Rhetorical fireworks, at the very least, are in prospect after Turkey shot down a Russian plane on the border with Syria in a week of quickening diplomacy to discuss France’s proposed “grand and single coalition” against ISIL.
The incident, the first time a Nato country and Moscow have exchanged direct fire over the crisis in Syria, illustrates the grave risks posed by the lack of an agreed international plan on how to fight the extremist group.
Increased high-level diplomatic activity cannot mask the corrosive absence of an agreed plan.
The French president meets his Russian counterpart today. On Monday, the British prime minister visited Francois Hollande in Paris and talked tough and Vladimir Putin met Ayatollah Khamenei in Tehran and talked smart. On Tuesday, Mr Hollande hung out with Barack Obama in Washington and talked emolliently. Everyone promised a mighty war against the extremist group. No one said how.
It is noteworthy that even last week’s UN Security Council resolution 2249, which called on member states to “eradicate [ISIL’s] safe haven [and] redouble” action against it, did not invoke Chapter VII, which would give specific legal authorisation for the use of force.
Clearly, talk of an all-out war against ISIL is convenient political posturing. It is a crisis-management tool that employs patriotic rhetoric, claims moral superiority and appeals to national identity and cultural values. It reassuringly suggests action without the troublesome specificities of an imminent start date, committing ground troops and a battle plan.
So far, Mr Obama’s grand concession to tackling ISIL in Syria – the first official deployment of 50 special operations US troops to the north of the country since the anti-ISIL coalition was formed – is no more than a promise.
Just days ago, US special envoy Brett McGurk assured that the Americans would be on the ground in Syria “very soon”. And Mr Obama’s deputy national security adviser has reiterated that the Paris attacks alter nothing, America would stand “shoulder to shoulder” with France but there would be no major shift in strategy in the fight against ISIL.
The American position pleases no one and never has from the start of the Syrian crisis. However, it does at least have the virtue of being consistent. In a speech to the Overseas Security Advisory Council in Washington, US secretary of state John Kerry was unequivocal: “Most people don’t think that another invasion by Americans in yet another Muslim country in which the local citizens are not prepared to fight back and hold the land that you then gain makes a lot of sense,” he said. But he also insisted that “there is a strategy and it is clear and it’s working, not as fast as anybody would like, but working”.
What is this strategy?
According to America’s commander in chief, it is three-pronged: cutting off the extremist group’s financing; hunting down its leadership; and dismantling its networks and supply lines.
His defence secretary, Ash Carter, has told the US Counter-ISIL Senate Armed Services Committee that he inclines to a tighter three Rs strategy: Raqqa, Ramadi and raids.
These one- and two-syllable goals sound deceptively manageable but Mr Carter, a scholar of both medieval history and physics, at least had the intellectual honesty to admit they needed “coordinated efforts across all of the so-called nine lines of effort”.
These include supporting effective governance in Iraq, enhancing intelligence collection and stopping the flow of foreign fighters, all enormous and time-consuming pieces to fit in the jigsaw.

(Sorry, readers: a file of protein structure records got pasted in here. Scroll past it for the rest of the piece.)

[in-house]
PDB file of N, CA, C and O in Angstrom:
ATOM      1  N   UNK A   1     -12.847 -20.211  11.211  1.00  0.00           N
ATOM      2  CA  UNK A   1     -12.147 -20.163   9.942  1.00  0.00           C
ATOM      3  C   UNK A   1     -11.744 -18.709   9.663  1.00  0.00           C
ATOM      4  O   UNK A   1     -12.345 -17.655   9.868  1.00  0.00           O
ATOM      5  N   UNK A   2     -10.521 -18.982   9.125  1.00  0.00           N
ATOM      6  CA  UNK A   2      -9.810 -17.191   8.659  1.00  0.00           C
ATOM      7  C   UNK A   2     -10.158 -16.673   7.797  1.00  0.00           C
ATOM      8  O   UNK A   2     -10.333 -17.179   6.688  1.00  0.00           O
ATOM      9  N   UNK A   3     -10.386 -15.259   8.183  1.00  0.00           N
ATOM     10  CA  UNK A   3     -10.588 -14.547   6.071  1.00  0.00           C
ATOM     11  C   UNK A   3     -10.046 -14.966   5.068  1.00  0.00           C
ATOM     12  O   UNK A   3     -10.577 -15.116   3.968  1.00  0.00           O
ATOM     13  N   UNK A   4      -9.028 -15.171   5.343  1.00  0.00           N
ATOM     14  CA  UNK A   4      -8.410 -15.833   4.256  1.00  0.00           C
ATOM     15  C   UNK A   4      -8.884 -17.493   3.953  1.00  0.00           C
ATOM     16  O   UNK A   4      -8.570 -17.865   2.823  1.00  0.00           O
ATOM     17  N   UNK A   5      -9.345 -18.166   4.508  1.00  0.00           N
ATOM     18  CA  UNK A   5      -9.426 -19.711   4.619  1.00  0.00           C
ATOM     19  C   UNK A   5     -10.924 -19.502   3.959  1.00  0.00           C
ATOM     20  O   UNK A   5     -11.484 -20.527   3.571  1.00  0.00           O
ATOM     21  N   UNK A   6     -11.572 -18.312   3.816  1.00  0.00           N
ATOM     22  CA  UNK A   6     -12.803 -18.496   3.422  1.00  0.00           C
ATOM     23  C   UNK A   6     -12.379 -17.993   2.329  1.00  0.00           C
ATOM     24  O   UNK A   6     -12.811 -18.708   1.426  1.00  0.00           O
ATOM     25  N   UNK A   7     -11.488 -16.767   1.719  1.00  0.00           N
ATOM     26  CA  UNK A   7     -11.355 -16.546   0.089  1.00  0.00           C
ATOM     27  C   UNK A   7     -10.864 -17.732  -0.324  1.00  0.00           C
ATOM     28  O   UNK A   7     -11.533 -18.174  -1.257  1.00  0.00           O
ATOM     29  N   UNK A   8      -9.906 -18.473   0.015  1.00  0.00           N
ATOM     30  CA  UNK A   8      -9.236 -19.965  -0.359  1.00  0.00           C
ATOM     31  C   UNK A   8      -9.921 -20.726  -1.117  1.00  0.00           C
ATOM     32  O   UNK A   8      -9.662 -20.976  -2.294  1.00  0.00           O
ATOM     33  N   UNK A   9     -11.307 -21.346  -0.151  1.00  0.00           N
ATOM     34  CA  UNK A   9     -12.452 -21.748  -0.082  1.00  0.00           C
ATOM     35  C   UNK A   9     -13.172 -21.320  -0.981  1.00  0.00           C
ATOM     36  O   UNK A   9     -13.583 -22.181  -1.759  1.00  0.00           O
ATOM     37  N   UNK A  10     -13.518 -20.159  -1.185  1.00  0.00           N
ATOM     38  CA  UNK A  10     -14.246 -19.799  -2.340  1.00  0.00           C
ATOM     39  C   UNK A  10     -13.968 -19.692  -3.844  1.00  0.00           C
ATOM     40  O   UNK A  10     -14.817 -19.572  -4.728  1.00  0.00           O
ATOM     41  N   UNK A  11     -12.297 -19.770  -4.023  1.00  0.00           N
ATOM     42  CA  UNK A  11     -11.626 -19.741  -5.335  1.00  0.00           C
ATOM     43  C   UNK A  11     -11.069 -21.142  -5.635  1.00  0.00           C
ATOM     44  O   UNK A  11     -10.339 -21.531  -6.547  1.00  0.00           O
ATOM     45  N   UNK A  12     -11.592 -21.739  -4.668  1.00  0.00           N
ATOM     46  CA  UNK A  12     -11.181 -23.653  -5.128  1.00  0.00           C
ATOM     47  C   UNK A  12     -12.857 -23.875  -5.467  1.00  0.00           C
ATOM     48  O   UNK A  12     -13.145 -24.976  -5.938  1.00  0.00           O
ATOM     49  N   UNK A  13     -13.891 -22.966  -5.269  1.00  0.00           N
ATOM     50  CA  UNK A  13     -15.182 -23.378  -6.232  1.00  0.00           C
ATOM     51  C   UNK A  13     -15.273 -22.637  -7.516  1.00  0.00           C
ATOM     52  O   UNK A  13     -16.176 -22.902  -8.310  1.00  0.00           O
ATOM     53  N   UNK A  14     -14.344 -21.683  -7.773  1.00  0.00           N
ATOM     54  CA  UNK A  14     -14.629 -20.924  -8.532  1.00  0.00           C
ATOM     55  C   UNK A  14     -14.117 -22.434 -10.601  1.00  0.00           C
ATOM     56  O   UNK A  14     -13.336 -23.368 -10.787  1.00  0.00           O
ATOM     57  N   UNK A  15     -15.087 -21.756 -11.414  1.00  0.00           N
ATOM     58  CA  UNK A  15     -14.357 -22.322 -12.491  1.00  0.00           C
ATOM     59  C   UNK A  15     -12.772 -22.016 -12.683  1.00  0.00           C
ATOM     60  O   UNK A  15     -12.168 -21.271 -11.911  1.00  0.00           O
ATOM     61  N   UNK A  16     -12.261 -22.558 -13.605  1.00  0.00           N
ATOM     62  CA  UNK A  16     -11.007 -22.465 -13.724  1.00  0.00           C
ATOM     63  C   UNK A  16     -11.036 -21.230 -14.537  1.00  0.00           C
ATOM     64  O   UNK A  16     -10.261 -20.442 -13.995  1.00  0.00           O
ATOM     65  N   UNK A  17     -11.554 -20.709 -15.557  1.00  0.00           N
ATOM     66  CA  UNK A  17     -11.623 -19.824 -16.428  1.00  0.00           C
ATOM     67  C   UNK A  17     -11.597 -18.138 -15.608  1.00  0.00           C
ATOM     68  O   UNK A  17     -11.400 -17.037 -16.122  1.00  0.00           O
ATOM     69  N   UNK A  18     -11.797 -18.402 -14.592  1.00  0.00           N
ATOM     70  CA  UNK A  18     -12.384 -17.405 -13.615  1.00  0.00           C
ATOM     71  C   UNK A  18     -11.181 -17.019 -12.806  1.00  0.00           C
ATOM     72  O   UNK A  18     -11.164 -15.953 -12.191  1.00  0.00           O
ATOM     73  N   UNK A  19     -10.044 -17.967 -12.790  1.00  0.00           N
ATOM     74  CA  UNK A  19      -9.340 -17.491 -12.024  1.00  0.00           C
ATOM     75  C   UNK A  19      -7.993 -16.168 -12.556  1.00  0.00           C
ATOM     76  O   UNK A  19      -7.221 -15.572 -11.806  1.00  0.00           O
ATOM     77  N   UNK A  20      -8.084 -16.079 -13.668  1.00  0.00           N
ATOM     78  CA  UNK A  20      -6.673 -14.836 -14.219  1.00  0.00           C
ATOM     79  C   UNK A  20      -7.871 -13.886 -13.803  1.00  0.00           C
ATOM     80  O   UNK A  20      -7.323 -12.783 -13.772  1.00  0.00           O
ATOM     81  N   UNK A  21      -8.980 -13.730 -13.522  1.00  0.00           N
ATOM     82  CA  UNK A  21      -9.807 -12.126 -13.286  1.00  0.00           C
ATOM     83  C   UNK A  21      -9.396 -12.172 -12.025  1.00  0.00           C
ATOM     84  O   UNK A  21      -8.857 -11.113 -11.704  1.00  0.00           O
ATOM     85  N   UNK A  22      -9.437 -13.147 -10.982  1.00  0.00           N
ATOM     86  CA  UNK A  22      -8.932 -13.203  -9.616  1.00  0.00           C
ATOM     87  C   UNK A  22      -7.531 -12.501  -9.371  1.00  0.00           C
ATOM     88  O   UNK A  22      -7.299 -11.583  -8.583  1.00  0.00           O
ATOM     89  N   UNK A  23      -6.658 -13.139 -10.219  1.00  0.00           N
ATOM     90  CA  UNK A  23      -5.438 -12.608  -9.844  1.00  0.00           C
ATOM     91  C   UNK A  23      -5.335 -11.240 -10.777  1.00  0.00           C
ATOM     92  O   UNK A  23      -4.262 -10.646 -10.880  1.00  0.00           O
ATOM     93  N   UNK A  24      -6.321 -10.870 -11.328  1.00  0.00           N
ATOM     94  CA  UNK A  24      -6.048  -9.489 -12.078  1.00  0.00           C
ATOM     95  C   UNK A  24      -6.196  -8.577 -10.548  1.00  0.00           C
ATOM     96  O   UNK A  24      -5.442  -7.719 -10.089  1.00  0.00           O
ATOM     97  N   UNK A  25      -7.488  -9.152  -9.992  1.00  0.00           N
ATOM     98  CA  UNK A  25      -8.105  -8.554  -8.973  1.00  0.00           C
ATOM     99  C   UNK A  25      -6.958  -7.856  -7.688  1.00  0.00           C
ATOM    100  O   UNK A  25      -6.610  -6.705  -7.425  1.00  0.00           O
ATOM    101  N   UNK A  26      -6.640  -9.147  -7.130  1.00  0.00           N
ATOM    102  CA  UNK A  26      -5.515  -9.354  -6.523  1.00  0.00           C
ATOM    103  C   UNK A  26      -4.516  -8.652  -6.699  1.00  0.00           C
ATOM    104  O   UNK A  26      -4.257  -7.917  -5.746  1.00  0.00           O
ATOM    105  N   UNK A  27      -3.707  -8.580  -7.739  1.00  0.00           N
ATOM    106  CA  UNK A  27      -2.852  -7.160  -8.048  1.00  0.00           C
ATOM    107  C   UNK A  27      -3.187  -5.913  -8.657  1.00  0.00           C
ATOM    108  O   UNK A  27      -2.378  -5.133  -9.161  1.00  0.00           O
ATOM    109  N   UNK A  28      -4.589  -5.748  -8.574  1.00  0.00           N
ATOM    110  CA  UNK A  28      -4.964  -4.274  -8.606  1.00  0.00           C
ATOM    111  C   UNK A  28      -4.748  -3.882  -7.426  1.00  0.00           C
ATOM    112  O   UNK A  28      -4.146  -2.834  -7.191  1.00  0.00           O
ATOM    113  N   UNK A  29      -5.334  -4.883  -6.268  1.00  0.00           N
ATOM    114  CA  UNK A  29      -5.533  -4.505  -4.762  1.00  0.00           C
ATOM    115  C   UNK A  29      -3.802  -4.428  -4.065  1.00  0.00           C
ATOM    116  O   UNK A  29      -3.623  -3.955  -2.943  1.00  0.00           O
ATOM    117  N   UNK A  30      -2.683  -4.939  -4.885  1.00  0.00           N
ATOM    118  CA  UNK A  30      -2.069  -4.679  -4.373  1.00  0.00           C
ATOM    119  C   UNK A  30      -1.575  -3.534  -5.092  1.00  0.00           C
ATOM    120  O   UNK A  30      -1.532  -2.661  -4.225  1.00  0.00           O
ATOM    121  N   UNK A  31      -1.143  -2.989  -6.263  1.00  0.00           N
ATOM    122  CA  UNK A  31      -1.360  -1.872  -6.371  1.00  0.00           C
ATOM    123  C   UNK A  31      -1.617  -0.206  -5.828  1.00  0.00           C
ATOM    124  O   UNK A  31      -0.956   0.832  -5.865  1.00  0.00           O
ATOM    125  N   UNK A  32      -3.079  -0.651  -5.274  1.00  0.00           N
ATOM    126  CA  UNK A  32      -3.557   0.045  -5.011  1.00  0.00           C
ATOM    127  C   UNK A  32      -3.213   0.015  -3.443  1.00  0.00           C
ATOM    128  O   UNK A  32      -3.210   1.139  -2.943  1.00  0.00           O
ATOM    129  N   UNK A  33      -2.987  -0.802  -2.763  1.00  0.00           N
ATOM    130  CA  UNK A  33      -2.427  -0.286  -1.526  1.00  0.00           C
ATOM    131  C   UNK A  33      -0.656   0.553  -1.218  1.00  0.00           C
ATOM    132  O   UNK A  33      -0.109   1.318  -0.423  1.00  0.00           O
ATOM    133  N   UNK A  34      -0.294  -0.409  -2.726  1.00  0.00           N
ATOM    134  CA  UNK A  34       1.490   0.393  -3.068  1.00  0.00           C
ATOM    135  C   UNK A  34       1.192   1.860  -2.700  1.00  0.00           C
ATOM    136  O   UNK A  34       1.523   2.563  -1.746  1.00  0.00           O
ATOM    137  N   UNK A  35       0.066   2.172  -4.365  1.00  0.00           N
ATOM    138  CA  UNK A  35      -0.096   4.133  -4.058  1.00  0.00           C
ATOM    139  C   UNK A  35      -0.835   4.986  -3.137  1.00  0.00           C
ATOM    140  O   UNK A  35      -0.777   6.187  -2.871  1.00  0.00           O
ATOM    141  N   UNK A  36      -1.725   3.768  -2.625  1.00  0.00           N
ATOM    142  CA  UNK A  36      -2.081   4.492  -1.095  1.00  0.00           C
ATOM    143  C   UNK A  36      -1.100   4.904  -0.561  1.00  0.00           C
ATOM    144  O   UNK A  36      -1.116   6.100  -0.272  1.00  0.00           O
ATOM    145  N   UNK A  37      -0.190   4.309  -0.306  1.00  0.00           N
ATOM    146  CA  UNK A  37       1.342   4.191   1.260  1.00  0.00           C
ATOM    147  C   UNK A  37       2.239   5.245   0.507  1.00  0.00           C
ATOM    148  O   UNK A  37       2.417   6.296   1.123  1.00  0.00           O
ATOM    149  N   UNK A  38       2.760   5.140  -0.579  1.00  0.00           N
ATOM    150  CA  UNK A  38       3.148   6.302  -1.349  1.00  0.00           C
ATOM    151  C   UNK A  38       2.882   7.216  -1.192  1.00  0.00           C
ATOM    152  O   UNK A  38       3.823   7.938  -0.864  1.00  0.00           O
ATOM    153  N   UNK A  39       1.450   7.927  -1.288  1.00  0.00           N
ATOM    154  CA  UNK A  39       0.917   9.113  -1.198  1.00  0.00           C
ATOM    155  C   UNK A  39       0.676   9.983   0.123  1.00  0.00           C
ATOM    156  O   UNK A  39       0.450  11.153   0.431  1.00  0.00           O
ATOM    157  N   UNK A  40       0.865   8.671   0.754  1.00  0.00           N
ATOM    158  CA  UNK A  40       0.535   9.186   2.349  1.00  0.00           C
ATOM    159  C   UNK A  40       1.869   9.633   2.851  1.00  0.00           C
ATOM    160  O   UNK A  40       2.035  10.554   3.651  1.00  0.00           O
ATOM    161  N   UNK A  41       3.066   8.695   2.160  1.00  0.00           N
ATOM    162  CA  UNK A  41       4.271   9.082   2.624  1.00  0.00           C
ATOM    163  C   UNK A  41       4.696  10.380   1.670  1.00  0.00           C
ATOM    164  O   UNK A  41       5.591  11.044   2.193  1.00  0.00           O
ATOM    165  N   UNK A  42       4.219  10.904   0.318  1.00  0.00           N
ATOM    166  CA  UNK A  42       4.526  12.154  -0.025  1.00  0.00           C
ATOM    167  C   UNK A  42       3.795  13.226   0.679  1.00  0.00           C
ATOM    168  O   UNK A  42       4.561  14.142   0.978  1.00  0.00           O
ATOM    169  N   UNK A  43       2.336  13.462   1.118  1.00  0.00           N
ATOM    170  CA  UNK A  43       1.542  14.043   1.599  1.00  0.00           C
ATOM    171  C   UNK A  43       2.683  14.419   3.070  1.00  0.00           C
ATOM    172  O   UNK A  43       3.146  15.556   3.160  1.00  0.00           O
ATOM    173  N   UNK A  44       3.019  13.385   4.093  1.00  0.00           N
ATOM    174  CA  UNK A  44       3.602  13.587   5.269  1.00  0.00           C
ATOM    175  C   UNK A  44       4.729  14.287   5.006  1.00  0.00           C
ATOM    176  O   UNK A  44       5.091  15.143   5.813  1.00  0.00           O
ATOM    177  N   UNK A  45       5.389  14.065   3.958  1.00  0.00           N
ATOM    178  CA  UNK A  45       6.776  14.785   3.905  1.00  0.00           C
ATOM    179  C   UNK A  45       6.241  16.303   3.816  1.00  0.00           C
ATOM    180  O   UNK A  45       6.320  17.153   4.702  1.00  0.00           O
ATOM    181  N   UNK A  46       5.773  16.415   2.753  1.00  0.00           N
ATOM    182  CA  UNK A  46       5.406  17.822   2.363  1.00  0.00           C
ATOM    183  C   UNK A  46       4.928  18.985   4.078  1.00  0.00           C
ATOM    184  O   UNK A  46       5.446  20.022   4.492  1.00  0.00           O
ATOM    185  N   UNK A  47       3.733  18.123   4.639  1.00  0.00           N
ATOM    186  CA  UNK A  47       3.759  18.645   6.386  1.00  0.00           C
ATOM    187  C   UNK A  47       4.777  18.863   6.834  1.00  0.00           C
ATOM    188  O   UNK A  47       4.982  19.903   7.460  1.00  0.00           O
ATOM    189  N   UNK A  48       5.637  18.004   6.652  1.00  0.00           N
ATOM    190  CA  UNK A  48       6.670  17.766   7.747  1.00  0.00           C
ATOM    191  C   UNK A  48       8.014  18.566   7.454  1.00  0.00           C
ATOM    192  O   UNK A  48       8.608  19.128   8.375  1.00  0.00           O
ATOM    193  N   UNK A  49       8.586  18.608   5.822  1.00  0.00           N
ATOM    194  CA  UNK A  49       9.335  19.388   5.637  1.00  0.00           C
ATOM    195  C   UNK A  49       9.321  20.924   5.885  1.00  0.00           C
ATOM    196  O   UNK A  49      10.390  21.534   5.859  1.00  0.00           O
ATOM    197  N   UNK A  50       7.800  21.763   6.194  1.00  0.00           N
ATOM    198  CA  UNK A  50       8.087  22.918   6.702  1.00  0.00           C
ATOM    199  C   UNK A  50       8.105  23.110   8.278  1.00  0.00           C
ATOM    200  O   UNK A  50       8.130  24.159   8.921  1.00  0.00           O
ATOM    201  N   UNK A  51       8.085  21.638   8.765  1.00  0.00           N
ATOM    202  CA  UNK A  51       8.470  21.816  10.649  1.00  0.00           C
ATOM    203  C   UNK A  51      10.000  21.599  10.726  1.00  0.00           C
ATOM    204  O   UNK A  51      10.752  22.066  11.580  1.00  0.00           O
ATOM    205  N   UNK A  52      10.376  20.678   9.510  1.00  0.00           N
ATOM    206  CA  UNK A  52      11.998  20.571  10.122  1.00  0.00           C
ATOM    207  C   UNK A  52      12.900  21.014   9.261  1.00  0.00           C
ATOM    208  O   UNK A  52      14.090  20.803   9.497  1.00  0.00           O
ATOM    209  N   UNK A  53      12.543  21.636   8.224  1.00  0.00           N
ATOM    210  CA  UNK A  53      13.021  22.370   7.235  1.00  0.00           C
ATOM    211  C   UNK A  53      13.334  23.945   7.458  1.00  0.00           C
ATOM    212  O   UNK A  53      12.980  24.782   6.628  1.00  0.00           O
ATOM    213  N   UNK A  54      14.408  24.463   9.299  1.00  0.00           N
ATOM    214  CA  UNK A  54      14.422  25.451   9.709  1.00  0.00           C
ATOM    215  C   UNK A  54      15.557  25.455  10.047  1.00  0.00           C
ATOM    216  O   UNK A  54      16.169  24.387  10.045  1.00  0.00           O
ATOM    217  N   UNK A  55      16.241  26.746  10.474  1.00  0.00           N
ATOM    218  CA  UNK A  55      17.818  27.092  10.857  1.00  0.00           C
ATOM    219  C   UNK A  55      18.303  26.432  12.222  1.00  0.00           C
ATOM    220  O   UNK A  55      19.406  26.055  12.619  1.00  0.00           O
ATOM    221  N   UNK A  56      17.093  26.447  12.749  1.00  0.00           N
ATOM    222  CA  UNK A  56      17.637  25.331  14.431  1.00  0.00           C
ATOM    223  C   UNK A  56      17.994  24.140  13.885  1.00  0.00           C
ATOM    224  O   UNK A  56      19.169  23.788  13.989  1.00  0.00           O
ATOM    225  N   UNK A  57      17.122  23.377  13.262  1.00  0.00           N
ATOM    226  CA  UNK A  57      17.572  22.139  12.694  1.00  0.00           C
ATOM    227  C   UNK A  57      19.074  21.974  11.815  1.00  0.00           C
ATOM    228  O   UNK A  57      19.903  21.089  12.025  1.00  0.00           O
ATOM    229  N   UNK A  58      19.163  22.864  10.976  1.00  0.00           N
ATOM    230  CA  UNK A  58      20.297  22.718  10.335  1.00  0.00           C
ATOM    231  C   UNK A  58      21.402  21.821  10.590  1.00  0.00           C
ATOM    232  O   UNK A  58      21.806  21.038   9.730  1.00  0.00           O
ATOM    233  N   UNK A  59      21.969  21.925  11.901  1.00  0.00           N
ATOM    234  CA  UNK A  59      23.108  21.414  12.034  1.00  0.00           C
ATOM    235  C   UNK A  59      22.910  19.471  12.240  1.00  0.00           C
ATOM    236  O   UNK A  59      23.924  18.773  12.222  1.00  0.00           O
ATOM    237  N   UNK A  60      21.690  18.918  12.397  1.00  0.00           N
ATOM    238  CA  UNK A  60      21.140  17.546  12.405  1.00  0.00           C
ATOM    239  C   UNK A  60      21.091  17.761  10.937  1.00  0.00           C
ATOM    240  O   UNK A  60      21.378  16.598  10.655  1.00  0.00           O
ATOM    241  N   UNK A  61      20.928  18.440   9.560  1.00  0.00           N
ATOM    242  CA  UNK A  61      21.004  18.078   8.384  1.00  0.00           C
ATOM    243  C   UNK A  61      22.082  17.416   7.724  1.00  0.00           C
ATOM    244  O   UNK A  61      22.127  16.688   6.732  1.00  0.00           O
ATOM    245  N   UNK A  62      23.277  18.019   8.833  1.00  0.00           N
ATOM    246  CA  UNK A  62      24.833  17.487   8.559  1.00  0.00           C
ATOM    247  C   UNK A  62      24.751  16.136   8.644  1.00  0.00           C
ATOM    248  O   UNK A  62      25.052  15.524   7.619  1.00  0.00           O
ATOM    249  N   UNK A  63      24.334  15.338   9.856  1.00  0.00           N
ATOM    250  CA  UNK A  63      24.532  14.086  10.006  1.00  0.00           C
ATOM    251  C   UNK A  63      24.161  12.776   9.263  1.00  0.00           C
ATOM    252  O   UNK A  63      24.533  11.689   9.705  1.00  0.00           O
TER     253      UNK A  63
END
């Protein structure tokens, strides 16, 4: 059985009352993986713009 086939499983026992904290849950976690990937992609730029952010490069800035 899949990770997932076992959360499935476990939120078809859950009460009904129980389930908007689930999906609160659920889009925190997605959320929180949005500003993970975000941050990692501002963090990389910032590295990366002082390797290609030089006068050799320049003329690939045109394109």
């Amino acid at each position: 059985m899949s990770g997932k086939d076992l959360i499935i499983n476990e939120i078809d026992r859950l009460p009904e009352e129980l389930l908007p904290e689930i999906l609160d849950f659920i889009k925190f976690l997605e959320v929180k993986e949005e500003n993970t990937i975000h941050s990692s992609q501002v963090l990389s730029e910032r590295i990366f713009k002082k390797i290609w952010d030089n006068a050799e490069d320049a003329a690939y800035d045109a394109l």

Mr Obama and his defence secretary offer useful thumbnail sketches of handy tools to disable a terrorist network. But these cannot be described as a war strategy.
Even the US department of defence and the department of state, which often disagree on points – and policy – appear united in their dismay at the troubling lack of a grand war plan. Senior US military officers and ambassadors, all of whom have served in Iraq and Syria, are on record with their view that drones and additional air strikes are tools of war, not a strategy.
If there is a sense of an Alice in Wonderland quasi-war, this is wholly appropriate considering the revelations from an expanding US Pentagon investigation of Centcom, as the US defence department’s Central Command is known. Analysts say that Centcom supervisors revised intelligence assessments and conclusions to mask some of the American military’s failures in training Iraqi troops and beating back ISIL.
Their alleged goal was to overstate the progress of American air strikes against ISIL, an attempt to provide feel-good reports on US action against the group. It is still unclear if this is why Mr Obama appears so determinedly sanguine about the US response.
Even so, the urgent reality of the situation cannot be denied. After mounting multiple attacks on Paris, ISIL felt emboldened enough to issue another threat to France, which was positively Elizabethan in its devilish imagery: “The smell of death will never leave their noses as long as they lead the convoy of the Crusader campaign.”
Brussels was in lockdown for days for fear of a terrorist attack by an ISIL-inspired fugitive. Much of Europe is jittery and there is no knowing how or when the fever of fear will break.
The cause must be treated and for this there must be a plan not a generalised list of tactics or separate intervention campaigns in Syrian space by disparate international forces.
As an American general who went on to become president once said, “in preparing for battle, I have always found that plans are useless, but planning is indispensable”.
Rashmee Roshan Lall is a writer on world affairs
On Twitter: @rashmeerl